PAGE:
Widely considered to be one of the most scenic drives in Canada, the Cabot Trail winds its way around Cape Breton Island, following the 300 km (185 mi) road loaded with stunning scenery and plenty of opportunities to get out and enjoy the natural landscape.
If it’s beautiful, raw views you’re after, a drive around the island on the Cabot Trail is one of the must do things in Nova Scotia.
While you could drive the entire thing in 4-5 hours, we recommend spending at least 3 days to do it justice. There are plenty of things to do on the Cabot Trail, which are worth your time and effort.
Notable Stops along the Cabot Trail
Baddeck: A beautiful small town to start or end the scenic drive, Baddeck has a strong Gaelic heritage and culture that you can experience during your visit. Located on the shores of Bras d’Or Lake, it’s a charming place to stop for a day or two to get a sample of Gaelic culture on the Cabot Trail
Cape Breton Highlands National Park: Arguably the biggest attraction of the Cabot Trail, the park is located on the northern end of the island. The park is filled with forests, rugged mountains, and winding rivers and is home to moose, black bears, bald eagles, and other wildlife. There are plenty of hiking and camping spots in the park, so it’s definitely a highlight for those who want to hit a hiking trail.
Skyline Trail: As one of the best hikes in the Cape Breton Highlands National Park, it’s a 7km (4.3 mi) walk along a trail and boardwalk with steps down the headland which opens up to a birds-eye view of the coast. It’s the perfect place to snap some photos and watch the sunset.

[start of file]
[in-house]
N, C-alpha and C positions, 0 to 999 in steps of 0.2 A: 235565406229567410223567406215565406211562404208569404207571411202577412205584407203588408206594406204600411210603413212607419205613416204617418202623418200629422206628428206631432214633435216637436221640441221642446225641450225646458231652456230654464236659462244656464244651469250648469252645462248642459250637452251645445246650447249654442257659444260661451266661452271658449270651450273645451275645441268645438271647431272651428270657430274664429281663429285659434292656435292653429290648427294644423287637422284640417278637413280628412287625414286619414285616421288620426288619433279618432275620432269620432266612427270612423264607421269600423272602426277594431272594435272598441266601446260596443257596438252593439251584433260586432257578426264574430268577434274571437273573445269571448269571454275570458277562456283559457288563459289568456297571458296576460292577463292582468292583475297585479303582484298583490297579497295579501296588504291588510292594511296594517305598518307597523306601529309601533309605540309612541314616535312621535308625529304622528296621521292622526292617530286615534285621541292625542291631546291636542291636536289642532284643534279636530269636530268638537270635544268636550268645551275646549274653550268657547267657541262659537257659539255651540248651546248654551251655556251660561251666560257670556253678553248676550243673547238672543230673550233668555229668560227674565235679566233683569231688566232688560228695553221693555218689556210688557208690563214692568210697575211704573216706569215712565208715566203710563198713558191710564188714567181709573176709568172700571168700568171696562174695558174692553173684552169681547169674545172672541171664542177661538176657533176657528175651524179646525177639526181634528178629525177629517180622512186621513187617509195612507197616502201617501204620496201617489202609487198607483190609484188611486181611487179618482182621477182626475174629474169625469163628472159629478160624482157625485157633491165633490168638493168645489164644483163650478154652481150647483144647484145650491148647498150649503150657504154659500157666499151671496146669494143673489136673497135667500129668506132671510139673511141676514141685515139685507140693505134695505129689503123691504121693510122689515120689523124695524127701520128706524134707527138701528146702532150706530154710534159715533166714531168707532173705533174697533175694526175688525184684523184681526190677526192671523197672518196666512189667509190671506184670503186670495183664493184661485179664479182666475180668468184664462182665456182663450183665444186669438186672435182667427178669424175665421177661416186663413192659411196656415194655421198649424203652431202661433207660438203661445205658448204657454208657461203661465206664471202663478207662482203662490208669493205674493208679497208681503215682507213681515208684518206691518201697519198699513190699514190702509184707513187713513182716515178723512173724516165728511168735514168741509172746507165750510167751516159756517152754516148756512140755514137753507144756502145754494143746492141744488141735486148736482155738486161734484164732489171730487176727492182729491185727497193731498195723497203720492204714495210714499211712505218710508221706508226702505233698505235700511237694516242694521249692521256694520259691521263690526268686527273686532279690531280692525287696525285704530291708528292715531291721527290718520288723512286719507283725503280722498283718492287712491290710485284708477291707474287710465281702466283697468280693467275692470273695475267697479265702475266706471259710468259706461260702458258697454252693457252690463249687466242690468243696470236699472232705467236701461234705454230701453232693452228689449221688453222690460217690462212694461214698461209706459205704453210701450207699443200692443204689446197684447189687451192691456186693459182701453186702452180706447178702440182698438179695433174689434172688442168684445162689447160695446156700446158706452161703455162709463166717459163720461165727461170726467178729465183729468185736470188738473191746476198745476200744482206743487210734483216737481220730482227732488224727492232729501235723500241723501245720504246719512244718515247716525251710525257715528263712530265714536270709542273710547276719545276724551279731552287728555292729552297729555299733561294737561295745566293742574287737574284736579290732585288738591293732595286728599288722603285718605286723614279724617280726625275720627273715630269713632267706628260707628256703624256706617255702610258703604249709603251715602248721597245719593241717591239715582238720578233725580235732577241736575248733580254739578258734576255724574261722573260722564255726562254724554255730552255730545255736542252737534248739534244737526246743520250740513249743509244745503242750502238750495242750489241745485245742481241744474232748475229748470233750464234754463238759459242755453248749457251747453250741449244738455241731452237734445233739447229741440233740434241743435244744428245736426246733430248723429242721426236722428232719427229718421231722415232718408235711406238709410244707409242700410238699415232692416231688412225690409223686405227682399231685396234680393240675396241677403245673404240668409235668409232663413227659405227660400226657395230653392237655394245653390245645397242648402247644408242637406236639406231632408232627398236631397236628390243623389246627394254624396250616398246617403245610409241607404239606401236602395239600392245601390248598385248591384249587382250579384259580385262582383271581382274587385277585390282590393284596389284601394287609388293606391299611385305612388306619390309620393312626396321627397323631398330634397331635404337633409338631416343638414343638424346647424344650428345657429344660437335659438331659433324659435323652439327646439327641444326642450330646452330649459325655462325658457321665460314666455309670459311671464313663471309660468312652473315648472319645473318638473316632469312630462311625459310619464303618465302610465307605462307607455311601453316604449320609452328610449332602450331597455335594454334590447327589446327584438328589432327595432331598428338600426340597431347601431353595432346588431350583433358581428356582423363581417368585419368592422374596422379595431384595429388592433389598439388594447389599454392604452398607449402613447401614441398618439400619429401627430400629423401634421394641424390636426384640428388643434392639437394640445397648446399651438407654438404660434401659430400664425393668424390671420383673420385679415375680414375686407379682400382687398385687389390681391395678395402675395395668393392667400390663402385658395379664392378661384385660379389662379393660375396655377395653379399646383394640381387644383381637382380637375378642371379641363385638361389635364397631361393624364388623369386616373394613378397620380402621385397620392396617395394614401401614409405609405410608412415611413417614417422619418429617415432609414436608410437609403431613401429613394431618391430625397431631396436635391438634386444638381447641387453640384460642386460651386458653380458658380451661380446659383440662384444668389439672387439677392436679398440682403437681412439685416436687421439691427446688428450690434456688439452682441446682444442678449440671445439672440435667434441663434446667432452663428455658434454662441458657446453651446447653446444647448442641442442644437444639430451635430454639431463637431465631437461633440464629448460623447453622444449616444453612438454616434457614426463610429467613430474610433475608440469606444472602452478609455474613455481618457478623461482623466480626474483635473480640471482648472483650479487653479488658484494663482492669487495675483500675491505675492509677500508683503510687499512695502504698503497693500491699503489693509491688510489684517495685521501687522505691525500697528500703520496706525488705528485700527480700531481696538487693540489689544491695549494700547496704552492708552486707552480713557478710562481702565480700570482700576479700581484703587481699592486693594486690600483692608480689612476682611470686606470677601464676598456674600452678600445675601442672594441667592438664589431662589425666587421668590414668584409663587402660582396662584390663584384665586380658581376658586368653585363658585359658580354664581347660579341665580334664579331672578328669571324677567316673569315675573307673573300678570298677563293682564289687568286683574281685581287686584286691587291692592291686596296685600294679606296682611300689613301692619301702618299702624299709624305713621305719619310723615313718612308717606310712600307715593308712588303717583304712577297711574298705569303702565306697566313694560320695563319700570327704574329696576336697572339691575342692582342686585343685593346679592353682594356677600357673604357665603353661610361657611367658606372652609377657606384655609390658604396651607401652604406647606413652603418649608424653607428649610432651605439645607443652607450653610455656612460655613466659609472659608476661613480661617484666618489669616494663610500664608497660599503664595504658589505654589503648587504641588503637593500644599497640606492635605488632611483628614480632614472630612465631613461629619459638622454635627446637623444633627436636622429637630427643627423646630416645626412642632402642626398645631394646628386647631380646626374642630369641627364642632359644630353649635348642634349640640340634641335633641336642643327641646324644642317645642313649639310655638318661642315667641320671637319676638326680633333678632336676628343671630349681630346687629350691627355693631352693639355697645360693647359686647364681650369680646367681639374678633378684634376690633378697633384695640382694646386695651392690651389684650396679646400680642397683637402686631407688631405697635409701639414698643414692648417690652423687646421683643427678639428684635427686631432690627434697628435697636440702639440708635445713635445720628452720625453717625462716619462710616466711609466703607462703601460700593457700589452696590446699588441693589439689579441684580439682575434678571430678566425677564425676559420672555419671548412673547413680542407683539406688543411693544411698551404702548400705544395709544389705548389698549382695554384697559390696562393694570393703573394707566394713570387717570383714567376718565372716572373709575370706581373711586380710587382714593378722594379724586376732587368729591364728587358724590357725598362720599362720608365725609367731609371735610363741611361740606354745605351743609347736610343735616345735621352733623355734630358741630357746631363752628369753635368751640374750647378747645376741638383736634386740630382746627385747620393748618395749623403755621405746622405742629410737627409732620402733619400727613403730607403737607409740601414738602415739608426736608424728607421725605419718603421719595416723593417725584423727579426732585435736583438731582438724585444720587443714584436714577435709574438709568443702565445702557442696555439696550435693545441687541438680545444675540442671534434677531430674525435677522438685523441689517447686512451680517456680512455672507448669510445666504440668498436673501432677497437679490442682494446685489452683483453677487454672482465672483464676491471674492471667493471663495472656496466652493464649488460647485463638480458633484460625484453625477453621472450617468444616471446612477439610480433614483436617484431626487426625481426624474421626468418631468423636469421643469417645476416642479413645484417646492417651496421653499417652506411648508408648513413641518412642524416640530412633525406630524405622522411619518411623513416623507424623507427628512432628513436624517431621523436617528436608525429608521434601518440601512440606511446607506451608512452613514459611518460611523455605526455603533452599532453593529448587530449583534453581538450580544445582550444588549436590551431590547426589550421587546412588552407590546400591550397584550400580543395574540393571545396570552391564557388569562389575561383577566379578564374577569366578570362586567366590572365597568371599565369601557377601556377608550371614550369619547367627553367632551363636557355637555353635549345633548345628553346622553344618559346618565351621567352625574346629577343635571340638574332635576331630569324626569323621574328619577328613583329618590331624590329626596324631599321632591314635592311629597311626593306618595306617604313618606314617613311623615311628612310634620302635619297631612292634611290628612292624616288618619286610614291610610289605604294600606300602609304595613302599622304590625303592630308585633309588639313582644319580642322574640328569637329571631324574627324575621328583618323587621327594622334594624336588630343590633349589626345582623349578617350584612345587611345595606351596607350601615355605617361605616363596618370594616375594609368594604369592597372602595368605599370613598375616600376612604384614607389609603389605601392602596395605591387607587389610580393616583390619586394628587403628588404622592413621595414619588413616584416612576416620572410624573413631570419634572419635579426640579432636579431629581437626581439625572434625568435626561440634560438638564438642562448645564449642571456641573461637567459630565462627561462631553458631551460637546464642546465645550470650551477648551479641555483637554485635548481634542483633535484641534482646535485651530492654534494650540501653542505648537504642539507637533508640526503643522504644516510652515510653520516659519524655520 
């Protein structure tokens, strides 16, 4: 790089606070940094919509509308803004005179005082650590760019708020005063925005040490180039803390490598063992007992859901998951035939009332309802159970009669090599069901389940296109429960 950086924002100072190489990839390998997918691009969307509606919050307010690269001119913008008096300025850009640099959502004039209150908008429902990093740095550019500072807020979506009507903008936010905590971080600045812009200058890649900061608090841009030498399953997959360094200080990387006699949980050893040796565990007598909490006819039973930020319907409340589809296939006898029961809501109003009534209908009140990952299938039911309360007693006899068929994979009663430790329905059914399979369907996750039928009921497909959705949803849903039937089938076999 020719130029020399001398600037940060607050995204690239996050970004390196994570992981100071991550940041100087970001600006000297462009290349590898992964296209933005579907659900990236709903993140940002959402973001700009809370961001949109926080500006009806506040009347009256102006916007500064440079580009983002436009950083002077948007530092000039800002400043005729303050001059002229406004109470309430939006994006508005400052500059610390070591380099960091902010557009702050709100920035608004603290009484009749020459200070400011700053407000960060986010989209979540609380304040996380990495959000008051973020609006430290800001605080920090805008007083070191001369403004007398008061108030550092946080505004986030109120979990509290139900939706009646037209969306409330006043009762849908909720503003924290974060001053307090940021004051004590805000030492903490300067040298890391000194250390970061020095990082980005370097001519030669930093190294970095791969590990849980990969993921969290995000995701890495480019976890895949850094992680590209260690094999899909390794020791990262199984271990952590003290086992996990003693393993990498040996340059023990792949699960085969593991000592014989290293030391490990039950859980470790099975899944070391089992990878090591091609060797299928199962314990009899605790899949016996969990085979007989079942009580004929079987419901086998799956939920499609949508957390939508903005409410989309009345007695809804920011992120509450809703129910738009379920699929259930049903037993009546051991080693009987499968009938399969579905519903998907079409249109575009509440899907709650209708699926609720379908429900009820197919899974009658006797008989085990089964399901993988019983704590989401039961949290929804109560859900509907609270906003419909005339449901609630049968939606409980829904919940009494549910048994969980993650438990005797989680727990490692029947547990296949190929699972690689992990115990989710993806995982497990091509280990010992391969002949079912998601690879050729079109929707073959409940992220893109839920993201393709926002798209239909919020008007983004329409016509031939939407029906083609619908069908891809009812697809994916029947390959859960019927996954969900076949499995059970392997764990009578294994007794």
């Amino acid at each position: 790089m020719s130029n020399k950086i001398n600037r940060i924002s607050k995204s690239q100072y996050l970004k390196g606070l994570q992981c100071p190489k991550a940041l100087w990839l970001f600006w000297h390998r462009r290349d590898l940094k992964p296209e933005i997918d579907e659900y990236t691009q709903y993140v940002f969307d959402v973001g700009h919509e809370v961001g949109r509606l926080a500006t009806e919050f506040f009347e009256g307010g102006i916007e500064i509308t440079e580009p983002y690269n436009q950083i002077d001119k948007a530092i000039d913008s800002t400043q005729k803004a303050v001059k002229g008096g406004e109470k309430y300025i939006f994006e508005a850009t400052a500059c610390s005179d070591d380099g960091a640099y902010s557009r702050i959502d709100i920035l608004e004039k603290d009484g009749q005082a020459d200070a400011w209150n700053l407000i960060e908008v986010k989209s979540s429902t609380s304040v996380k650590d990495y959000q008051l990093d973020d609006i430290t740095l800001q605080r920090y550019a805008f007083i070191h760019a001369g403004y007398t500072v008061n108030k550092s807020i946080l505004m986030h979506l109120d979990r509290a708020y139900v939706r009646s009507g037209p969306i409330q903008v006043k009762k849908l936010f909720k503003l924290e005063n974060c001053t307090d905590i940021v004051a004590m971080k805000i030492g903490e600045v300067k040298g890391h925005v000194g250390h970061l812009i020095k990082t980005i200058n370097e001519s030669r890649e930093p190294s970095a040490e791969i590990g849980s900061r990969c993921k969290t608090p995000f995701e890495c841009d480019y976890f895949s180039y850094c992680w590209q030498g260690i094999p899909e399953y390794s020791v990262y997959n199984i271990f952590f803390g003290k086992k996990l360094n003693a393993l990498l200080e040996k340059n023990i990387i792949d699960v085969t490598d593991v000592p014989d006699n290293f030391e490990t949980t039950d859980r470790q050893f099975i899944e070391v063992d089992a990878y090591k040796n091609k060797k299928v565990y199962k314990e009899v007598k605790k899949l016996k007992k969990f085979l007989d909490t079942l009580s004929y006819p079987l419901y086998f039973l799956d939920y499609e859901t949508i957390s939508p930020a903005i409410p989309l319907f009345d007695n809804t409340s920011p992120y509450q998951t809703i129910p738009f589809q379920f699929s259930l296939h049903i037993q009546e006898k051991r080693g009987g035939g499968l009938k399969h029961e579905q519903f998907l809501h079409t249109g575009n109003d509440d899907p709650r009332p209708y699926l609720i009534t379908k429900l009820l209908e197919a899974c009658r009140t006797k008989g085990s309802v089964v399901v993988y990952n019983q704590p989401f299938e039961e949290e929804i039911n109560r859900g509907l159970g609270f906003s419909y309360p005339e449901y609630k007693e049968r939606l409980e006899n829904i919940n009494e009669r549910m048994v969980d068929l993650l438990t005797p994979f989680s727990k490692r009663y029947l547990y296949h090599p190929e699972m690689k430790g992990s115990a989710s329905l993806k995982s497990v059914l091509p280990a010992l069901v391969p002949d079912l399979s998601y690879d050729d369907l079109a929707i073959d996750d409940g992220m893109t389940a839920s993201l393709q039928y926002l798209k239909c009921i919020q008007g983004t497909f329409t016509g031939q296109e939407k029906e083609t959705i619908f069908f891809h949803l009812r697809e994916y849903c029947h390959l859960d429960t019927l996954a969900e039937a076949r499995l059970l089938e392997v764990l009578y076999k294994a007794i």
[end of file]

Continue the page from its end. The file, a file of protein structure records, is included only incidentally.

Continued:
Sea kayak in the north: A great way to admire the Cape Breton highlands is by kayak. Cabot Trail Adventures offer half-day guided tours around the underexplored northern coastline.
Ingonish: A popular town on the east coast of the island, known for great hiking, a stunning white sand beach, and the famous Keltic Lodge Resort, which houses the incredible Highlands Links Golf Course.
5. Go Wine Tasting in Wolfville
Located around 100 km (62 mi) northwest of Halifax, Wolfville lies in the beautiful Annapolis Valley. This central city on the eastern end of the valley has both historic and horticultural significance. It’s home to several excellent wineries and Acadian historical sites, making it one of the best places to see in Nova Scotia.